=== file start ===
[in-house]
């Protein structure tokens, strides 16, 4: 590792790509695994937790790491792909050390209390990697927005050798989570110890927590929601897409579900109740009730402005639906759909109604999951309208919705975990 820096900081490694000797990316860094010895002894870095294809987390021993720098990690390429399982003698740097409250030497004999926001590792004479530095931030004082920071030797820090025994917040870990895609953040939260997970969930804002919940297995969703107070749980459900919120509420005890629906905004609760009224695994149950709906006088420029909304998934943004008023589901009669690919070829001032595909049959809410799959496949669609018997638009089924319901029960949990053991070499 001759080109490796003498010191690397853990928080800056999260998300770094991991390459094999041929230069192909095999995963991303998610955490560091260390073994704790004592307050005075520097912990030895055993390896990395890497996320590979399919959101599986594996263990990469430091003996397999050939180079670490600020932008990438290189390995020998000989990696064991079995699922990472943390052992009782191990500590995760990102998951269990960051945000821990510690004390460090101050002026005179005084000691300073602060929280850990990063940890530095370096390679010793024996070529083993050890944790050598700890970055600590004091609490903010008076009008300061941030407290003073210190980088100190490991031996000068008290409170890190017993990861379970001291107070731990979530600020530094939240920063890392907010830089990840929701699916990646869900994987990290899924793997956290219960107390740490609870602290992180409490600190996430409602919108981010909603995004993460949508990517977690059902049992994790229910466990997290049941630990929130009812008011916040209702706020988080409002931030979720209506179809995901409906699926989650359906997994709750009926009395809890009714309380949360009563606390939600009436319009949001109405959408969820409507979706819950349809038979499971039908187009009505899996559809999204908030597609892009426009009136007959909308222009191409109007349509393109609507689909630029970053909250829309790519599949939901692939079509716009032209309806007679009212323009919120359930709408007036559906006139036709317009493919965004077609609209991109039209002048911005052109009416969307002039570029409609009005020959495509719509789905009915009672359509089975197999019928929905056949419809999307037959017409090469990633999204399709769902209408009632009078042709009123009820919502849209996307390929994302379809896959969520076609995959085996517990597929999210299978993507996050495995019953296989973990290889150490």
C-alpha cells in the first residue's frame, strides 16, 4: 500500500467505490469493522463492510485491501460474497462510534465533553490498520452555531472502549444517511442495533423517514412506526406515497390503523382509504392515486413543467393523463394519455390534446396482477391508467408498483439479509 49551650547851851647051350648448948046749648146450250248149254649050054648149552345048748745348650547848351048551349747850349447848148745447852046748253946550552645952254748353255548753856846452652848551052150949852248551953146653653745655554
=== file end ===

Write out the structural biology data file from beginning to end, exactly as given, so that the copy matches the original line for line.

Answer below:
[in-house]
């Protein structure tokens, strides 16, 4: 590792790509695994937790790491792909050390209390990697927005050798989570110890927590929601897409579900109740009730402005639906759909109604999951309208919705975990 820096900081490694000797990316860094010895002894870095294809987390021993720098990690390429399982003698740097409250030497004999926001590792004479530095931030004082920071030797820090025994917040870990895609953040939260997970969930804002919940297995969703107070749980459900919120509420005890629906905004609760009224695994149950709906006088420029909304998934943004008023589901009669690919070829001032595909049959809410799959496949669609018997638009089924319901029960949990053991070499 001759080109490796003498010191690397853990928080800056999260998300770094991991390459094999041929230069192909095999995963991303998610955490560091260390073994704790004592307050005075520097912990030895055993390896990395890497996320590979399919959101599986594996263990990469430091003996397999050939180079670490600020932008990438290189390995020998000989990696064991079995699922990472943390052992009782191990500590995760990102998951269990960051945000821990510690004390460090101050002026005179005084000691300073602060929280850990990063940890530095370096390679010793024996070529083993050890944790050598700890970055600590004091609490903010008076009008300061941030407290003073210190980088100190490991031996000068008290409170890190017993990861379970001291107070731990979530600020530094939240920063890392907010830089990840929701699916990646869900994987990290899924793997956290219960107390740490609870602290992180409490600190996430409602919108981010909603995004993460949508990517977690059902049992994790229910466990997290049941630990929130009812008011916040209702706020988080409002931030979720209506179809995901409906699926989650359906997994709750009926009395809890009714309380949360009563606390939600009436319009949001109405959408969820409507979706819950349809038979499971039908187009009505899996559809999204908030597609892009426009009136007959909308222009191409109007349509393109609507689909630029970053909250829309790519599949939901692939079509716009032209309806007679009212323009919120359930709408007036559906006139036709317009493919965004077609609209991109039209002048911005052109009416969307002039570029409609009005020959495509719509789905009915009672359509089975197999019928929905056949419809999307037959017409090469990633999204399709769902209408009632009078042709009123009820919502849209996307390929994302379809896959969520076609995959085996517990597929999210299978993507996050495995019953296989973990290889150490």
C-alpha cells in the first residue's frame, strides 16, 4: 500500500467505490469493522463492510485491501460474497462510534465533553490498520452555531472502549444517511442495533423517514412506526406515497390503523382509504392515486413543467393523463394519455390534446396482477391508467408498483439479509 49551650547851851647051350648448948046749648146450250248149254649050054648149552345048748745348650547848351048551349747850349447848148745447852046748253946550552645952254748353255548753856846452652848551052150949852248551953146653653745655554